Trades shoo Big Island vog
Tradewinds have dispersed a thick volcanic fog that bothered some Volcano residents during still conditions earlier this week.
Volcanic sulfur dioxide released from Kilauea created a haze or "vog" on Tuesday that kept kindergarten through second-grade students at Mountain View Elementary inside classrooms during recess, said Vice Principal Ken Watanabe. Third-graders were allowed outside because the vog improved during their break, he said.
Students and staff could still smell and even taste the fumes on Wednesday, but winds picked up overnight and the vog had dissipated by yesterday, Watanabe said.
"The breeze came in and blew it back towards the volcano area and helped clear the school," he said.
Air quality at Hawaii Volcanoes National Park was "poor" on Wednesday, said Julie Williams, program coordinator at the Keakealani Outdoor Education Center, who took a group of students to the area during a field trip.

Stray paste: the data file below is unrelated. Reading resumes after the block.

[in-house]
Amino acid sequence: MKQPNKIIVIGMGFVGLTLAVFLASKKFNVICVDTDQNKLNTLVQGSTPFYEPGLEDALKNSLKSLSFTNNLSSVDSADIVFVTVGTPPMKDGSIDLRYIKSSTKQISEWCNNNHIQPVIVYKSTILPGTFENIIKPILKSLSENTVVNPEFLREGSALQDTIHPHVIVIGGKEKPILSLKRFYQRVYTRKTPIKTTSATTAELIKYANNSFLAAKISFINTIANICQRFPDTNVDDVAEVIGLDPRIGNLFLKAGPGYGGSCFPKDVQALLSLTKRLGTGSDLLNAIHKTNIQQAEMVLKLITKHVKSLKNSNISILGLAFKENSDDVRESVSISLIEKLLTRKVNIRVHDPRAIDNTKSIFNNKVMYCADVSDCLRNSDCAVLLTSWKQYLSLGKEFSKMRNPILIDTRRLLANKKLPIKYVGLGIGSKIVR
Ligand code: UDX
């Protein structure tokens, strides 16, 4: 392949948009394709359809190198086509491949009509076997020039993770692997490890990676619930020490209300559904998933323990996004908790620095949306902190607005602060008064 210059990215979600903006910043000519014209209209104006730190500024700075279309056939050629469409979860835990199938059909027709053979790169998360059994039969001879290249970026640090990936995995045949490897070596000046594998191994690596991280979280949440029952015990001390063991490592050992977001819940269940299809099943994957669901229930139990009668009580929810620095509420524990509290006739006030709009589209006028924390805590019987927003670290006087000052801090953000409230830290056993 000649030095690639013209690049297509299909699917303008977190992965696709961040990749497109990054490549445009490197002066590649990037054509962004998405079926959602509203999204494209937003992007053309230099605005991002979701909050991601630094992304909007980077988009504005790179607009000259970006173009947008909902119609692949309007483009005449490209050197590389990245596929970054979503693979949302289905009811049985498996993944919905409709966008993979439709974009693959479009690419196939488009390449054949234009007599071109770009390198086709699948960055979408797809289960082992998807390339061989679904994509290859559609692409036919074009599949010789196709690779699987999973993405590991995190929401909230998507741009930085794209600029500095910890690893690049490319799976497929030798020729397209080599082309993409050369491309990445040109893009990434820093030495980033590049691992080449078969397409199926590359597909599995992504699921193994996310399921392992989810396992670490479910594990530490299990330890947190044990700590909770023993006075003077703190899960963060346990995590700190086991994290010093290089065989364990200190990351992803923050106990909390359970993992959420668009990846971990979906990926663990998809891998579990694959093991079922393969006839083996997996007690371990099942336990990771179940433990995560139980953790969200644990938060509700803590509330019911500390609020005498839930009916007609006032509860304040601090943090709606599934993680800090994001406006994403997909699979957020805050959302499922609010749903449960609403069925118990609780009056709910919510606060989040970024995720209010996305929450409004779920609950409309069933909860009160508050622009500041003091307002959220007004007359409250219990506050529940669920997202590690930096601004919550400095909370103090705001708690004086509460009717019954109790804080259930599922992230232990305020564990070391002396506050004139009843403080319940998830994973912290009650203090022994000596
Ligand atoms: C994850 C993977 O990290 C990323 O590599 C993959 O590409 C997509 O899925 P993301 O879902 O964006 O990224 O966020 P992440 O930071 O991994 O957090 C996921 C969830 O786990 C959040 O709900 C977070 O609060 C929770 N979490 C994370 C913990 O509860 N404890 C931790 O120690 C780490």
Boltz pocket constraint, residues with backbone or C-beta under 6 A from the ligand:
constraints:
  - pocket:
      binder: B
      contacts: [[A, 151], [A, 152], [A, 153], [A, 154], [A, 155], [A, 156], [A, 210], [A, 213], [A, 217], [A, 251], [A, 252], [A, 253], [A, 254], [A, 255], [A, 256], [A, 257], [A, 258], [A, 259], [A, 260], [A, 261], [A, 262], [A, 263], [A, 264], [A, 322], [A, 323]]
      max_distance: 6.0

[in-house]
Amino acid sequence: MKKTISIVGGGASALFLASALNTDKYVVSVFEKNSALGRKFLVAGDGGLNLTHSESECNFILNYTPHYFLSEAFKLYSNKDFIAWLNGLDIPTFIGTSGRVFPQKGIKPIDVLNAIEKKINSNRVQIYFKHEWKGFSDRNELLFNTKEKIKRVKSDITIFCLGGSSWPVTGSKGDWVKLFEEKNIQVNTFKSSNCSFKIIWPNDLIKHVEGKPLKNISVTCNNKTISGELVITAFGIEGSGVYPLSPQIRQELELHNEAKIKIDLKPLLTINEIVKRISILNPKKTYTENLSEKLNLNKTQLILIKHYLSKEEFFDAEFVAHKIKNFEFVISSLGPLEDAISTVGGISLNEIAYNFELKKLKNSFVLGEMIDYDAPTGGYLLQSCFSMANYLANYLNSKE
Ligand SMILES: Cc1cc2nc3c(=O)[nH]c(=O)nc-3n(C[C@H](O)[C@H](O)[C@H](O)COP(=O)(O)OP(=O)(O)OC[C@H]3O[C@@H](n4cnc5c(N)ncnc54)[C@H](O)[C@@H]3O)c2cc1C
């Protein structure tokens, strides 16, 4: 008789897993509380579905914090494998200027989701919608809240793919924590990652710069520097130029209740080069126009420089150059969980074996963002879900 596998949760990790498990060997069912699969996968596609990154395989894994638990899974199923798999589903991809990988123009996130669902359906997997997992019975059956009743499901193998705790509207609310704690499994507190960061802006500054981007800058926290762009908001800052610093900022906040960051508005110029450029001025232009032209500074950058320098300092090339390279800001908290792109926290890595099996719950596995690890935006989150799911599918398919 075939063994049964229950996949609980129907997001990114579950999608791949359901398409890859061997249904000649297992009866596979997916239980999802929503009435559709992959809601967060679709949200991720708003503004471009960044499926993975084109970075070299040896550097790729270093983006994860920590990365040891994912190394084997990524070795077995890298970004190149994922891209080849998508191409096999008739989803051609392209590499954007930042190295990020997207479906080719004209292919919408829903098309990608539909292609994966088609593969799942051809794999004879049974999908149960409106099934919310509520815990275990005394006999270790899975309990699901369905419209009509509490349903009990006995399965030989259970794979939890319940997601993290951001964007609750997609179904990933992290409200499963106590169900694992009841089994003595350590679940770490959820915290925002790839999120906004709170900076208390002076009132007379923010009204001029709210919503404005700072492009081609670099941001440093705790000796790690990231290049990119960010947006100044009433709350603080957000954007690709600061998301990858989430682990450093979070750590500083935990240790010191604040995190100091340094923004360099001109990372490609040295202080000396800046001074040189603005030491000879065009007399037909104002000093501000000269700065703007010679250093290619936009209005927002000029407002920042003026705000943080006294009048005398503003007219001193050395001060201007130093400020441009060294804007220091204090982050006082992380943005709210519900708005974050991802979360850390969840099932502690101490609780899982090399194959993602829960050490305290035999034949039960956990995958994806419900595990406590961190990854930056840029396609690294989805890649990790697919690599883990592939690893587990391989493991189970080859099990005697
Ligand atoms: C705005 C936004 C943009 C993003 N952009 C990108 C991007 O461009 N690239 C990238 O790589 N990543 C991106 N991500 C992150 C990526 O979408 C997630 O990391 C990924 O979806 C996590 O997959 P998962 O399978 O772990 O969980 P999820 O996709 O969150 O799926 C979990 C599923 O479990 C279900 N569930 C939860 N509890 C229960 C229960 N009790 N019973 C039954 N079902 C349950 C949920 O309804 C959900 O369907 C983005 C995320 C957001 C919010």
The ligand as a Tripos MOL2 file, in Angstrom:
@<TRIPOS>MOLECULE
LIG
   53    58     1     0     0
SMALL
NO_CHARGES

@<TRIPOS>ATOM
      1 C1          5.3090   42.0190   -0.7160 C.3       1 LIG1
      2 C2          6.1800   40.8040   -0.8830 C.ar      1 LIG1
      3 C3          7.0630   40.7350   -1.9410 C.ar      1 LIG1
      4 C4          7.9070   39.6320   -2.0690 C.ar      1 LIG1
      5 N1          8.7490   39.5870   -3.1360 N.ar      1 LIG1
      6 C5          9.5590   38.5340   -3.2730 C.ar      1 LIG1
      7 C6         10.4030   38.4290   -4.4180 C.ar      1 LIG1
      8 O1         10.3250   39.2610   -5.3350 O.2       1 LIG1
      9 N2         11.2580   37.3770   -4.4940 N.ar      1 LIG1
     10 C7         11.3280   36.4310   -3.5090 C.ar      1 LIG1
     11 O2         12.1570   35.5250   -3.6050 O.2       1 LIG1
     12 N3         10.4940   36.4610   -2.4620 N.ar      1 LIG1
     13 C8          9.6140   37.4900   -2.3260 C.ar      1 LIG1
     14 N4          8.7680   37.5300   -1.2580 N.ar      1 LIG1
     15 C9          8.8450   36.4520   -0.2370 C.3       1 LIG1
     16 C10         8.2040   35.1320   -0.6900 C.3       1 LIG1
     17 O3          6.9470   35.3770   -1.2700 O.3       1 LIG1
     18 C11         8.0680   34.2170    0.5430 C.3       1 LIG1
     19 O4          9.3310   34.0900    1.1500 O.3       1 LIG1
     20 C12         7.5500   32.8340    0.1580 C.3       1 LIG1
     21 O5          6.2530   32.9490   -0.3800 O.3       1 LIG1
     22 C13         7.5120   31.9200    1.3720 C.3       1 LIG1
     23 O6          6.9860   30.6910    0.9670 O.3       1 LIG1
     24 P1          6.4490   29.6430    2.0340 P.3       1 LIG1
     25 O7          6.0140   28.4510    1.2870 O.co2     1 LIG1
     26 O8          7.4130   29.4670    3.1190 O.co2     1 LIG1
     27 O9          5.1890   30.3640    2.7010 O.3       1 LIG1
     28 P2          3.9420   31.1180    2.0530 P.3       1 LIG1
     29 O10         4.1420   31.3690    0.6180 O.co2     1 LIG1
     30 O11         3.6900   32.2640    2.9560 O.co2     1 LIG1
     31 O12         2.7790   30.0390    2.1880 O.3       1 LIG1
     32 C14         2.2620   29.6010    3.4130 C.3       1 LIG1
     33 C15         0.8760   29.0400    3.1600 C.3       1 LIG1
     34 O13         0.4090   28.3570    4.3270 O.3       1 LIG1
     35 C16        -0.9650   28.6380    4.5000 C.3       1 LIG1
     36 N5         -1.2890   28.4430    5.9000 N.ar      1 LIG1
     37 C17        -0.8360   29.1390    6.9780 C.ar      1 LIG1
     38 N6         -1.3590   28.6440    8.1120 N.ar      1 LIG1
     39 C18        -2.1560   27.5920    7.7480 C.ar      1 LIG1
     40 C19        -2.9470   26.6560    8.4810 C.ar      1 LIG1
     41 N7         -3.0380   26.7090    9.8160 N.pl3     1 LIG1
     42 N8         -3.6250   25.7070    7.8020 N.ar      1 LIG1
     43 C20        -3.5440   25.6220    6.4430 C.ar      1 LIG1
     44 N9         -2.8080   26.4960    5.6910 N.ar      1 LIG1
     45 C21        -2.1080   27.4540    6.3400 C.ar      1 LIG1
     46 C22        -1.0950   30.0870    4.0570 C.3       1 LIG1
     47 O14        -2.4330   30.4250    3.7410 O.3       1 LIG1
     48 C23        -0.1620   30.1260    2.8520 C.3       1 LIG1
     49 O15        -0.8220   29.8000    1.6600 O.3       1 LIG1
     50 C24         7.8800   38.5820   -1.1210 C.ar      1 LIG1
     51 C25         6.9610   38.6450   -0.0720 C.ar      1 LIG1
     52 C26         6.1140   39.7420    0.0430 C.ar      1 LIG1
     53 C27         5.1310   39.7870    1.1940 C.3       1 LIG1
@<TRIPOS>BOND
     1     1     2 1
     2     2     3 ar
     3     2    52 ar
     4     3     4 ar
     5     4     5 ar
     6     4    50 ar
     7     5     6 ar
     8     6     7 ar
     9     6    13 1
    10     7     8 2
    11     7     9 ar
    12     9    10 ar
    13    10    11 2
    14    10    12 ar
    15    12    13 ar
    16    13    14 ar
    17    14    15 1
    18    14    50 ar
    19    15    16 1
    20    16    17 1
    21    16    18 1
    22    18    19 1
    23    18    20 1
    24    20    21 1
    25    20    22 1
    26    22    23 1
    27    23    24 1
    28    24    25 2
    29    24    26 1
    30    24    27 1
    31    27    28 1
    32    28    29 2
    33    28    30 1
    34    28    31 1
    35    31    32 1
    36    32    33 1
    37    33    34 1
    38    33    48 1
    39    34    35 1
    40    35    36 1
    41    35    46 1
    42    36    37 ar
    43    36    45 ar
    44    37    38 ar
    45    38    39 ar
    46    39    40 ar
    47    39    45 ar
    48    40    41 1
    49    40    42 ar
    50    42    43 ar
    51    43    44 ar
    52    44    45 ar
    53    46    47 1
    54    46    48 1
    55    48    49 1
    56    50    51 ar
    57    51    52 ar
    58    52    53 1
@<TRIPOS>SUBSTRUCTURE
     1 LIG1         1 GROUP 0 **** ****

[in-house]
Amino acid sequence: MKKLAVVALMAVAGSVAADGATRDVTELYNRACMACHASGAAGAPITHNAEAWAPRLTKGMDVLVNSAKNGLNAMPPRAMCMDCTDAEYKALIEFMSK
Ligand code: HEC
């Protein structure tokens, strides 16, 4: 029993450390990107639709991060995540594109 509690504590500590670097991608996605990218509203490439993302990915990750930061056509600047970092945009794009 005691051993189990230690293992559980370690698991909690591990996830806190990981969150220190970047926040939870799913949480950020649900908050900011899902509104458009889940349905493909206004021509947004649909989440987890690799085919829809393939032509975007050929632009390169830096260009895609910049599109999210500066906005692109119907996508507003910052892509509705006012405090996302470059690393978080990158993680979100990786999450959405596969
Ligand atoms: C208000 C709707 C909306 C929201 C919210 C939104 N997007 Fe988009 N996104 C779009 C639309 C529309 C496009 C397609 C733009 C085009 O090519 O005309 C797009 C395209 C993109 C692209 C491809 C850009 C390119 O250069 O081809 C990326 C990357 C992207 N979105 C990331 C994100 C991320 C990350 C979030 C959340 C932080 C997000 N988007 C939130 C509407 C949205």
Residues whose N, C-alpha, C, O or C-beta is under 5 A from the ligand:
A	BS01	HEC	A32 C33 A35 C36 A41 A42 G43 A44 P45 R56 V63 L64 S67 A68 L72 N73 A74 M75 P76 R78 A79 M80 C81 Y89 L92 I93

The Hilo center, which is run by the state Department of Education and sees about 1,500 students each year, did not need to turn on air purifiers that it uses about once every semester to prevent exposure to toxics in vog haze, which can cause eye, nose and throat irritation, she said.
The vog "spiked up to levels that should be concerning and then backed down to levels that were acceptable," said David Rizor, principal of Volcano School of Arts and Sciences, a 146-student public charter school located about a mile from Kilauea.
"Early in the morning there were students and staff coughing, but it eased up," he said.
Winds picked up late Wednesday because of a strengthening high-pressure system about 500 miles northeast of the state, said National Weather Service forecaster Henry Lau.